“Every golfer scores better when he learns his capabilities.” – Tommy Armour
By Ian Hardie
As you read these words, somewhere, a golfer will be taking a golf lesson
In fact, even though I don’t have any real data to back it up, I’d suggest that during virtually any minute of any day there may well be more than one golfer taking a lesson somewhere in the world and possibly as many as ten or even twenty
However, as this suggestion was found by one of the many simple equations that I do each week (which I admit, could be entirely incorrect) I’d suggest that you read my disclaimer here before going any further or at the very least ignore all the maths stuff!
The equation I used to come up with this suggestion was as follows:
There are 525,600 minutes in a calendar year (60 minutes x 24 hours x 365 days) and it’s estimated that there are around 100 million golfers around the world – which if we take the minutes available in a year as a percentage of the amount of golfers – gives us 0.5256%
I’m pretty sure that more than 0.5% of the golfers around the world take golf lessons and in reality I’d suggest that the number of golfers who are actively taking golf lessons at any one time
Is closer to 5 – 10% of the amount of golfers in the world
Taking into account variations from country to country, seasonal factors like weather and things like whether lessons are compulsory to start the game – which I think is the case in approximately 15 countries currently – it’s fairly reasonable to assume that the number of golfers taking lessons may be higher
Than 10 or 20 golfers taking lessons, every minute, of every day around the world
Now while the number of golfers around the world taking golf lessons at any one time – still probably isn’t as high as it really should be – illustrated by the fact that even with all the advances in equipment technology over the past 30 years or so
The average handicap of golfers around the world is now higher than it was back then
Something that I think has been driven by the marketing machines of the various golf equipment manufacturers over the years by their ‘our new club will take all your problems away’ style of advertising and helped along by a significant amount of the people in the golf industry around the world – who quickly figured out they could make easier money by selling the golfers the new clubs every year or two – as opposed to
Spending the time and effort required to actually help them improve their golf
A mind-set that is best described as a “silver bullet” one – which according to Wikipedia:
“The phrase typically appears with an expectation that some new technological development or practice will easily cure a major prevailing problem. It is quite possible, however, that this usage derives from a confusion of ‘silver bullet’ with ‘magic bullet’”
Now, it really doesn’t matter whether you call that mind-set a “silver bullet” or a “magic bullet”
As it doesn’t only apply to golfer’s expectations of how new clubs will help their game
It also comes through in their expectations of how golf lessons will help them or to be more accurate – that “silver bullet” mind-set that has golfers thinking that new clubs will transform their game – has a lot of golfer’s thinking the same way when it comes to golf lessons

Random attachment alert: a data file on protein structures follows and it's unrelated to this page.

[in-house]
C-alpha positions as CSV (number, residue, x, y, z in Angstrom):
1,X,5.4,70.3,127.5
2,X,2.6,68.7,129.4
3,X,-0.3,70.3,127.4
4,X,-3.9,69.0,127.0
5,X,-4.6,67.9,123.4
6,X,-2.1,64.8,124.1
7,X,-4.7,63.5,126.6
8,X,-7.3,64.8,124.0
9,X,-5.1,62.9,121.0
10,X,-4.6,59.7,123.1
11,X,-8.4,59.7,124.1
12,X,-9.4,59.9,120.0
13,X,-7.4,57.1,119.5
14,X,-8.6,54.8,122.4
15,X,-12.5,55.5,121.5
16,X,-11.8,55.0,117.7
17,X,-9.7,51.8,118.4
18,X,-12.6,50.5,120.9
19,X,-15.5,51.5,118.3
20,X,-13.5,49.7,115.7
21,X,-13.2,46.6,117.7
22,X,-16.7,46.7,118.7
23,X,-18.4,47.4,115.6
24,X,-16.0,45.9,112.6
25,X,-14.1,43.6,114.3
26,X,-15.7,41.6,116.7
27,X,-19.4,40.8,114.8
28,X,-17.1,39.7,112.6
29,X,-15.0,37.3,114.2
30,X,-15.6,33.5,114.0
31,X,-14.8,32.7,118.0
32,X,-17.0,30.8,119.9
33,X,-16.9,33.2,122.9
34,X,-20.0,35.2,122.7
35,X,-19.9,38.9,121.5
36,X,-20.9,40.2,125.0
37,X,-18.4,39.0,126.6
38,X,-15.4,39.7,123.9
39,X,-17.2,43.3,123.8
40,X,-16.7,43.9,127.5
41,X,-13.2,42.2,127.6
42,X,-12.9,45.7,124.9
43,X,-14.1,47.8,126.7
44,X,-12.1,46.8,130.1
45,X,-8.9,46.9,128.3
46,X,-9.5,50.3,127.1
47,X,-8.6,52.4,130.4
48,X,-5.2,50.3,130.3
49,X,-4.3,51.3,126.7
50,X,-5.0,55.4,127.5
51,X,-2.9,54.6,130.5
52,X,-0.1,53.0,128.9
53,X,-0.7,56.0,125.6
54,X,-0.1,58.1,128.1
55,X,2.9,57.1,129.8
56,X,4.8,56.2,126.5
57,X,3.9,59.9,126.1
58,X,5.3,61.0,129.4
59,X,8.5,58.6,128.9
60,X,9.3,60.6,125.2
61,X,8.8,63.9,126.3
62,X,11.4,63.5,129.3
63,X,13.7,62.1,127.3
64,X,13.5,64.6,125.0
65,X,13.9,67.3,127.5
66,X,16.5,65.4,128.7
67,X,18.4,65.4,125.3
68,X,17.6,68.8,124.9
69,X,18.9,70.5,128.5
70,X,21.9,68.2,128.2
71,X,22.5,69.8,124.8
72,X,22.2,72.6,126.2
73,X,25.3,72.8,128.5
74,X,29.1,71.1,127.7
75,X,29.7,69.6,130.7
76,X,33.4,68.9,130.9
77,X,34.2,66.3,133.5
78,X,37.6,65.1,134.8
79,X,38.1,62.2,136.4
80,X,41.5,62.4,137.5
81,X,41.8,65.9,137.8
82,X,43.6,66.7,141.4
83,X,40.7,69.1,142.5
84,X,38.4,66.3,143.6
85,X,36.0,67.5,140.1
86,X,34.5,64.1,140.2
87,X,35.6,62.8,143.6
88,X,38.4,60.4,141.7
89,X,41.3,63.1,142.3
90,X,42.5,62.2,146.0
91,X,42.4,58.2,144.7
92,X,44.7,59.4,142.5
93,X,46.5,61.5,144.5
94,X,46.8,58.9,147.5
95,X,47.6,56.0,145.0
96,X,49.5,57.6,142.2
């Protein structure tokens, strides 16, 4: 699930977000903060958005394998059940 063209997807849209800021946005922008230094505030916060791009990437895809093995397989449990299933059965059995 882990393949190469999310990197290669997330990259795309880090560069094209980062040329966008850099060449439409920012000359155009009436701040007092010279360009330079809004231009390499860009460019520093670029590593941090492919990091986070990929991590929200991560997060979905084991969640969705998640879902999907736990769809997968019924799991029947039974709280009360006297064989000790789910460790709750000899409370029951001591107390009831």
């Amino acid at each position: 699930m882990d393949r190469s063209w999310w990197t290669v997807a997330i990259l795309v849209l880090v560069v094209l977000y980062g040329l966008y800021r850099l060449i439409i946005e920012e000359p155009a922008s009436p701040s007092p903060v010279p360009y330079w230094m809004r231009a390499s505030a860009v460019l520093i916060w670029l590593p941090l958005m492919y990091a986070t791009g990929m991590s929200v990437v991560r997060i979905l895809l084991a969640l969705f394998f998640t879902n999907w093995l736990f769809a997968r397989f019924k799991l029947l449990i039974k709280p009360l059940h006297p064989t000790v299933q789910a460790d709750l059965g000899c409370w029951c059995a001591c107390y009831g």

“All I need to do is turn up and the golf teacher will fix everything during the lesson”
If you have ever experienced learning any other activity or have had golf lessons before – you will no doubt be well aware – that it isn’t as simple as that
So, let’s take a look at the things that you need to do to get the most out of your golf lessons
Starting with one of the three things that need to happen before you even get to booking your golf lesson
Yes, you read that right – three things!
The first of which is to make the decision to improve, solve the problem or learn
I know that seems like the actual purpose of what a golf lesson is but in reality many people turn up for golf lessons around the world simply because they think they should have them or because another golfer has told them that they should have them
Meaning that they possibly aren’t going to be 100% committed to the outcome and as a result – they may not end up with the feeling that things are at least on the improve – if not completely sorted after the lesson
Wondering how that can make a difference?
Think of it this way – the experience that you have when attending a party or event because you think you should or are expected to attend it – is normally a totally different experience than you would have attending a party or event because you want to be there
A similar thing happens when you go to a work related seminar because it’s expected that you should attend versus attending a seminar you have chosen to go to as you are really interested in the subject – the experience is normally significantly better when we want to be there as opposed to having to be there
Want another example?
How about if you go along to a fitness class with someone else to support them or help them get started – do you have the same experience just being there or would you be more likely to have a better experience if it was your class or ‘thing’ that you were attending?
As usual I could go on with a big list of examples but I’m sure you can see by now that the examples above illustrate that as humans – we simply aren’t as connected to what’s going on
If we aren’t 100% committed and ever so slightly excited about what it is we are doing
Golf lessons are absolutely no different in that respect – so to get the most out of your golf lessons – the first thing that you need to do is to make the conscious decision to commit 100% to improve, solve the problem or learn as best you can during the lesson
I’m going to take a look at the other two things that need to be done before you book your golf lessons which will help you to do just that in ‘How to get the most out of your golf lessons – part two’